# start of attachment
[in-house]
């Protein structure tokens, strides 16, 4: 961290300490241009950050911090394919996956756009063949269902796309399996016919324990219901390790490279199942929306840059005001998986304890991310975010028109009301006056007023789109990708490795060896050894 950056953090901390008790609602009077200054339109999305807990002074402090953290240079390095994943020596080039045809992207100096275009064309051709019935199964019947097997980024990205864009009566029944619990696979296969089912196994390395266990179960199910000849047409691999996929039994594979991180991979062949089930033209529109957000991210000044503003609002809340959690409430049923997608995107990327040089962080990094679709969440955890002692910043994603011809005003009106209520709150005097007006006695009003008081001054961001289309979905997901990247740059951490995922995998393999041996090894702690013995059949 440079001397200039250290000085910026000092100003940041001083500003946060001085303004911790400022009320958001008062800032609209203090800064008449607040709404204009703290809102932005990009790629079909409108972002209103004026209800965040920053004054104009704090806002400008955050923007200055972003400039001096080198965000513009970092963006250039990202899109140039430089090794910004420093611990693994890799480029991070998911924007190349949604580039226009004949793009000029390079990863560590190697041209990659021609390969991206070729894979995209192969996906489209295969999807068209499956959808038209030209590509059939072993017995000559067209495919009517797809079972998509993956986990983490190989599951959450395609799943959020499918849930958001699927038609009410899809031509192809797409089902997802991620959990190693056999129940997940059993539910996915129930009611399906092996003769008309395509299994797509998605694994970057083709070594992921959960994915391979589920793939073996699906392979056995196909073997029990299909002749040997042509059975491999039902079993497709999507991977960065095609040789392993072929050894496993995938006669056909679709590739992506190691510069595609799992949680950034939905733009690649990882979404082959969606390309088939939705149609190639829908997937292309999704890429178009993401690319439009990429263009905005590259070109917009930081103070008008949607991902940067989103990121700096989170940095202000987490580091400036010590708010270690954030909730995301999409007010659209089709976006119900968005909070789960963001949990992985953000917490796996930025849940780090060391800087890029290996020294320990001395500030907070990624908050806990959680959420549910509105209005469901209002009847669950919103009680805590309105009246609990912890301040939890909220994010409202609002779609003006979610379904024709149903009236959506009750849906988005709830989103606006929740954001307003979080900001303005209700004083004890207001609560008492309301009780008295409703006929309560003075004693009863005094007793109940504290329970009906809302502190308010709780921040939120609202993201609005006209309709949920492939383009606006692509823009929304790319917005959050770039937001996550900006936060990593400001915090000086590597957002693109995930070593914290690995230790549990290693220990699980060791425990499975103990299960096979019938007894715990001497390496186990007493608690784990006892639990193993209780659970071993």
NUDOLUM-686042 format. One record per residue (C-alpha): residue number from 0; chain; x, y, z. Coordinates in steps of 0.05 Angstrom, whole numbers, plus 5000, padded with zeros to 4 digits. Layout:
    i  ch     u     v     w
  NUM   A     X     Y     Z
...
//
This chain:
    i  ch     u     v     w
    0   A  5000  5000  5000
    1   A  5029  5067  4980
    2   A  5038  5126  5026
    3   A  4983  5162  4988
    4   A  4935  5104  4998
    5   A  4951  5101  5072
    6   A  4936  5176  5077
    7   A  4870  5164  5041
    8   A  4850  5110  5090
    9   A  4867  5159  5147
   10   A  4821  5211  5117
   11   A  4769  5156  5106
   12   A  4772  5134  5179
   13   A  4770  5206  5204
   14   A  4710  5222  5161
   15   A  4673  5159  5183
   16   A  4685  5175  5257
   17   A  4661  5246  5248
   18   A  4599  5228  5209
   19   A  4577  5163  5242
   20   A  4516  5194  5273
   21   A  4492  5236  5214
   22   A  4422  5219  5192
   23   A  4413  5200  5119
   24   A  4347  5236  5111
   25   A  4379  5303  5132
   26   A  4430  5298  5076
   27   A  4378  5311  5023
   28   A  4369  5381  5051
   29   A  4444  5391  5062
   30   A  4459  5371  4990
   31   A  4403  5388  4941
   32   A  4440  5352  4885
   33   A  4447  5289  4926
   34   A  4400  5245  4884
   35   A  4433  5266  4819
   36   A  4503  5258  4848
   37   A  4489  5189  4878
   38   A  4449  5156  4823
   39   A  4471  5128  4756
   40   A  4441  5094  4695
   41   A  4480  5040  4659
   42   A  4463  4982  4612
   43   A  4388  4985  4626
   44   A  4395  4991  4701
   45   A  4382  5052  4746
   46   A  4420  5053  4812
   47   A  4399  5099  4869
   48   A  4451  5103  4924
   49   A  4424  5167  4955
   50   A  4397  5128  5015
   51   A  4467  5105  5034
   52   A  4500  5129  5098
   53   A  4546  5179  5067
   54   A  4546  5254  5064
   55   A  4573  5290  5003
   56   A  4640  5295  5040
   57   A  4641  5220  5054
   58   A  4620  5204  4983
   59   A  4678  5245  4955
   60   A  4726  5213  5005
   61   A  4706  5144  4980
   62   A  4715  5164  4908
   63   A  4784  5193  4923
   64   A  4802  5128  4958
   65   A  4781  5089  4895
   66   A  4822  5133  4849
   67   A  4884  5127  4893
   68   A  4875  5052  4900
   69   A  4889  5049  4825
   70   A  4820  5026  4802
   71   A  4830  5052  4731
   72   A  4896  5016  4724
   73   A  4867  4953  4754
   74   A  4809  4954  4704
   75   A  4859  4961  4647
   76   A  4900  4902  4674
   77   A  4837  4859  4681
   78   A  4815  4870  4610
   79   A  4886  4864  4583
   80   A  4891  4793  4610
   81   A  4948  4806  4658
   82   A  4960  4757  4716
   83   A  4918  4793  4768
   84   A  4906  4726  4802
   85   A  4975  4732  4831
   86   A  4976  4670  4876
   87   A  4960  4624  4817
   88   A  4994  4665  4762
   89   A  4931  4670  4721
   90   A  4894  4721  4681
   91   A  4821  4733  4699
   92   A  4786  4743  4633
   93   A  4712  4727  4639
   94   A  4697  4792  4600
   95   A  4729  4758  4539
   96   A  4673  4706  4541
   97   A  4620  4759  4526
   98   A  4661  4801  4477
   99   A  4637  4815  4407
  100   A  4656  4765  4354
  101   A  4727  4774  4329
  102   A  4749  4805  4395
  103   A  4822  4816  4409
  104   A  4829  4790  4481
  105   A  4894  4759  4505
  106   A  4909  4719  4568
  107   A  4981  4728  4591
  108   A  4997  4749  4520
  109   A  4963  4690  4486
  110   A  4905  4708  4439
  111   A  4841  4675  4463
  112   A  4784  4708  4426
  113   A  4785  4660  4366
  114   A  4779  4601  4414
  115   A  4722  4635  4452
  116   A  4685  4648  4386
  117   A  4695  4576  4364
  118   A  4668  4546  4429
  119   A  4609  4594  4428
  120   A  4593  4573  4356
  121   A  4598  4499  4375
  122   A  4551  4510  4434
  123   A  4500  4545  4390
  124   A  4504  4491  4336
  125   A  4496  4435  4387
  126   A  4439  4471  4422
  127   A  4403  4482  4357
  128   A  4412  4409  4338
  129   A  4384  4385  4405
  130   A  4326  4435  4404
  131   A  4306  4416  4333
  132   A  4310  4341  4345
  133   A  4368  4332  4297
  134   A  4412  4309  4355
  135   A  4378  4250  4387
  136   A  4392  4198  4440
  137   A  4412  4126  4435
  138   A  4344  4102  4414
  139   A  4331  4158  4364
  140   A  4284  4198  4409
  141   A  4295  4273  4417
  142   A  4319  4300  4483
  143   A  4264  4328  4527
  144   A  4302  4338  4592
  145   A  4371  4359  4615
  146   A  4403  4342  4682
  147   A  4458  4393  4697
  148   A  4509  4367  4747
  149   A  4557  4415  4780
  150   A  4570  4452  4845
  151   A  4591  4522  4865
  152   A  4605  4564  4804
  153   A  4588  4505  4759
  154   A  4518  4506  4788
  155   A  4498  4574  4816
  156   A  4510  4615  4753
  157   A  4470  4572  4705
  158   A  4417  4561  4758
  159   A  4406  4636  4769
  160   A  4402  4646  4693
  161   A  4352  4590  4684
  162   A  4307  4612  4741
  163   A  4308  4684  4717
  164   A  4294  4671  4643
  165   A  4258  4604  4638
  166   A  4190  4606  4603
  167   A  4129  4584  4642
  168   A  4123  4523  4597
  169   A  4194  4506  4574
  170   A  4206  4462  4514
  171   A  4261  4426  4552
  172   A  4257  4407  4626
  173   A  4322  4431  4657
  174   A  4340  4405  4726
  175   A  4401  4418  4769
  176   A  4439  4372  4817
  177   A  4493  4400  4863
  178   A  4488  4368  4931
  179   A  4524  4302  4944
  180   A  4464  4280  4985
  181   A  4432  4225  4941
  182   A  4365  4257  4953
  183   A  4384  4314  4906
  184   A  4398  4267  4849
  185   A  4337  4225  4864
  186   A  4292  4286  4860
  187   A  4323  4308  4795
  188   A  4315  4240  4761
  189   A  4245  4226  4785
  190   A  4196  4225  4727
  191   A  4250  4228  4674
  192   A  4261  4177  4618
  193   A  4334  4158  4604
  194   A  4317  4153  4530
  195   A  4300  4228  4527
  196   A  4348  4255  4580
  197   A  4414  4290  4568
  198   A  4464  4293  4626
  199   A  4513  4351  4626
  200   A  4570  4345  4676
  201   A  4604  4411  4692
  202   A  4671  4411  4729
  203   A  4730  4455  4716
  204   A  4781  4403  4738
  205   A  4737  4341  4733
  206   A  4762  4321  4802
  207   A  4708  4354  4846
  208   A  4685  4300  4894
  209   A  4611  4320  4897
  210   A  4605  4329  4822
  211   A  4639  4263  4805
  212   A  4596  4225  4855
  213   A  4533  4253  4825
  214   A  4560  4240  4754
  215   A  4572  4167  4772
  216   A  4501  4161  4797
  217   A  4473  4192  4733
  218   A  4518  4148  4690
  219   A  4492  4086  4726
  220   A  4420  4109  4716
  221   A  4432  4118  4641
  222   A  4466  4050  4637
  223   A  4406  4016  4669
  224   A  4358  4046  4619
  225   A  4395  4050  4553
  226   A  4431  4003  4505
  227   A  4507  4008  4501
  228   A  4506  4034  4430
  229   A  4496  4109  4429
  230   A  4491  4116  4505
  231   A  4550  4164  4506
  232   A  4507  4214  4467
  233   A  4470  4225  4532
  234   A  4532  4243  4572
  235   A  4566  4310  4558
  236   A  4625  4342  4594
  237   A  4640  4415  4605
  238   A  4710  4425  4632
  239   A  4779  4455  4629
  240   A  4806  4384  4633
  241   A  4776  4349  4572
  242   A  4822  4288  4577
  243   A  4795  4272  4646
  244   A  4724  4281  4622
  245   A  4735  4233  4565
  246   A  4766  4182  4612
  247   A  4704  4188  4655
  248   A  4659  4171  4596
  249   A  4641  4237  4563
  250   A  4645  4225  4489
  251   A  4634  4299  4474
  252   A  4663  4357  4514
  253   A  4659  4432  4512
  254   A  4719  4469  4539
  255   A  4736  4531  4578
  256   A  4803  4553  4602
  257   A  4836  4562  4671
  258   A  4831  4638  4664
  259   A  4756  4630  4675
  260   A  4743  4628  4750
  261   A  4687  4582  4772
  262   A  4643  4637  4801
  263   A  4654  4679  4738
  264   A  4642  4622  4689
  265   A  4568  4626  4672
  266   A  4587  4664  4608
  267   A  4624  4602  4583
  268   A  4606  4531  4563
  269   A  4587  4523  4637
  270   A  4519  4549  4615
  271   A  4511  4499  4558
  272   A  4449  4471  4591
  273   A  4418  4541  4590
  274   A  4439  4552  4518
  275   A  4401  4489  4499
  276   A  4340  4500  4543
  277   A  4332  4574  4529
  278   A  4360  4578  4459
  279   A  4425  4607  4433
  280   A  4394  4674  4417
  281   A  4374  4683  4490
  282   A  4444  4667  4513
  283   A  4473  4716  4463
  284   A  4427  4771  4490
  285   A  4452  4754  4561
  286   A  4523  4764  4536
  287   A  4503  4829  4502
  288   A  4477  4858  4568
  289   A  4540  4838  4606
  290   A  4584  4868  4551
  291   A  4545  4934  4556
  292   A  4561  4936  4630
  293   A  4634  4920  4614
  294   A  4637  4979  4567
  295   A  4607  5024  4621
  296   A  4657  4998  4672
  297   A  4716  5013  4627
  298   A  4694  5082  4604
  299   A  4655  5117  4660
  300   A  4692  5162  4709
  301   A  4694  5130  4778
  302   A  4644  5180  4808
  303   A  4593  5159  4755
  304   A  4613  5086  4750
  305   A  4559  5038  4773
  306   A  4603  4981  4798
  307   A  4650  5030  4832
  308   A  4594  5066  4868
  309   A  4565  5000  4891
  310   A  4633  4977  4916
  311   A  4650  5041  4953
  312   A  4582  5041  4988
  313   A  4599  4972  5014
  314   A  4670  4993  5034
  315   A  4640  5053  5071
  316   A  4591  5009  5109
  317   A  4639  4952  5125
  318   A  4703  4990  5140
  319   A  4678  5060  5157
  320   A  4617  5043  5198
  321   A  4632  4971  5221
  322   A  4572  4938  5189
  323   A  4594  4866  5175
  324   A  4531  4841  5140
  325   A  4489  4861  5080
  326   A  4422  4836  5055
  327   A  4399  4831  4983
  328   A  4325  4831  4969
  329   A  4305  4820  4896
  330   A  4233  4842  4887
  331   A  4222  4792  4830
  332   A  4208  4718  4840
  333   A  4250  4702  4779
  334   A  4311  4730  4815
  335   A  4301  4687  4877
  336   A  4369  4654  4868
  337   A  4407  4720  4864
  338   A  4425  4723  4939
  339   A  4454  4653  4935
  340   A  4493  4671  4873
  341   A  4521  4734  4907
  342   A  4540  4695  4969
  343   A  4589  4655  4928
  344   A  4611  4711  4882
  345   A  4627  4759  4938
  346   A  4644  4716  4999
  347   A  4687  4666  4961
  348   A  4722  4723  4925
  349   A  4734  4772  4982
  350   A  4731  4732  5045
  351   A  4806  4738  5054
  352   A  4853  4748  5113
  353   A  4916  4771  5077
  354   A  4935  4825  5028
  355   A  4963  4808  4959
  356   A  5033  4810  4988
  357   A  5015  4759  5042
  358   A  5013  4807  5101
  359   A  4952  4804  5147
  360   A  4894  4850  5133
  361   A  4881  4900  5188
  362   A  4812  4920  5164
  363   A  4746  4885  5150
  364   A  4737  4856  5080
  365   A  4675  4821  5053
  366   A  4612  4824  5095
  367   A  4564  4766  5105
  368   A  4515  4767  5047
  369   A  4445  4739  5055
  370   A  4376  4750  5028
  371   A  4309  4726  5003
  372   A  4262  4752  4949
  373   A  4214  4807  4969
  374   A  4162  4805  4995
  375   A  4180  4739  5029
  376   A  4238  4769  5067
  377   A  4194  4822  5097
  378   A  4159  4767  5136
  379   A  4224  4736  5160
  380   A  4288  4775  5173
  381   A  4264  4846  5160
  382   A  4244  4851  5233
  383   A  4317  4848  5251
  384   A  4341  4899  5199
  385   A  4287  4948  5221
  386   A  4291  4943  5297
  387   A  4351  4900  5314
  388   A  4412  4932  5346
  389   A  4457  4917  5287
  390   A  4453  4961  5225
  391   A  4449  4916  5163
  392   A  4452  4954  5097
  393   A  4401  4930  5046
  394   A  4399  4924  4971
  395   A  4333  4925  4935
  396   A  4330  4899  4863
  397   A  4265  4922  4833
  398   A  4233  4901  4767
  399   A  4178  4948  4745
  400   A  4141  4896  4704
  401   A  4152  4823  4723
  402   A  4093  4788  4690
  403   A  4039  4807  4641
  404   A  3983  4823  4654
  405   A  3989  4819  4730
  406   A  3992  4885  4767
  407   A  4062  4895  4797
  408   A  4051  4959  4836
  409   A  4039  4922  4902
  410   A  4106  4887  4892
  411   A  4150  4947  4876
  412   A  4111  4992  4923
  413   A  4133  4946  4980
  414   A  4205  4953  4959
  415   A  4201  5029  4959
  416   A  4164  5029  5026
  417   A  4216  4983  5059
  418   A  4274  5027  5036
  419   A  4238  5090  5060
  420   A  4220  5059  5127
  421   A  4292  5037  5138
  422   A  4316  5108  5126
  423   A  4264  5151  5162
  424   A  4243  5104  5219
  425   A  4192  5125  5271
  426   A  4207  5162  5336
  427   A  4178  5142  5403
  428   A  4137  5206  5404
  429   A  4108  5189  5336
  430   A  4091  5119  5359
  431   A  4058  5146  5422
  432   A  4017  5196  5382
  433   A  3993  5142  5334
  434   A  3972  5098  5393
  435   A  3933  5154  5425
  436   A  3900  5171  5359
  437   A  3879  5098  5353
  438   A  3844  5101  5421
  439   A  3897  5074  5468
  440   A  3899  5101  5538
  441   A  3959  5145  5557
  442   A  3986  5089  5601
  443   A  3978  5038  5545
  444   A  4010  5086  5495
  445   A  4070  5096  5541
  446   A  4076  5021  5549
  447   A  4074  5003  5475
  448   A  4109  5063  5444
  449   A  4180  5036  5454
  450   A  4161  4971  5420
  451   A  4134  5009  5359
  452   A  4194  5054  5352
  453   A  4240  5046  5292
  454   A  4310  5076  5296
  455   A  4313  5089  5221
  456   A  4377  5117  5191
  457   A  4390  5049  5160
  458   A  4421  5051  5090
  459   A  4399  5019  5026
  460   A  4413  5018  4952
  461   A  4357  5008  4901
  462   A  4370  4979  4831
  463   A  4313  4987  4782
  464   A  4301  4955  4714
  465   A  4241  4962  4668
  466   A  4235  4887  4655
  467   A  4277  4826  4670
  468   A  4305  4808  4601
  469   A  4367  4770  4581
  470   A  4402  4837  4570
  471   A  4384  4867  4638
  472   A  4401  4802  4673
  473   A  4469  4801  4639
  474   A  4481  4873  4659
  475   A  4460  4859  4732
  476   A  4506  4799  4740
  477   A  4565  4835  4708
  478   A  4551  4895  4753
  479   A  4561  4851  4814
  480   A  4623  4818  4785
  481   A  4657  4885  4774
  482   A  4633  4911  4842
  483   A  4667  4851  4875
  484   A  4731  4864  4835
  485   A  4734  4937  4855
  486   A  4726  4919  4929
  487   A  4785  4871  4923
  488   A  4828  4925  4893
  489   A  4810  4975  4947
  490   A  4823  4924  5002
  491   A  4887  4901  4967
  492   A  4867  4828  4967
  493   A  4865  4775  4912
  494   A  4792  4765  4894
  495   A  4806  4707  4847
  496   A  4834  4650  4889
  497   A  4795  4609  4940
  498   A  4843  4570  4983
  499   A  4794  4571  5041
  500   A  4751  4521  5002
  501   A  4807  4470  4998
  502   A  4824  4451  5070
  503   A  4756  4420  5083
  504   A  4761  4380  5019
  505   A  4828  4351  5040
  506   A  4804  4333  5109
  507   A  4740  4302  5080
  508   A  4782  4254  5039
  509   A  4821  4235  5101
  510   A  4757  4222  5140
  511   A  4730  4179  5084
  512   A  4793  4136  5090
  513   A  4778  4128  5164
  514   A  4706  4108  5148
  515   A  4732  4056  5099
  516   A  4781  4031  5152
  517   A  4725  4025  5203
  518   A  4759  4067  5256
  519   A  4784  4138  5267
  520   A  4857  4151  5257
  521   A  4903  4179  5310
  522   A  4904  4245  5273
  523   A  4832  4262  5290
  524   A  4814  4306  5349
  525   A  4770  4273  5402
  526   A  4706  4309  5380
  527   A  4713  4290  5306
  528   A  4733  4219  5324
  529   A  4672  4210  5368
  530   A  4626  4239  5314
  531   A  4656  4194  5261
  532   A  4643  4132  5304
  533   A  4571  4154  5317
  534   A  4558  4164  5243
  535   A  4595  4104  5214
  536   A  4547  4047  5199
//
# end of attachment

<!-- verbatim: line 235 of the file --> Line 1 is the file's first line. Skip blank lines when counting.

  225   A  4395  4050  4553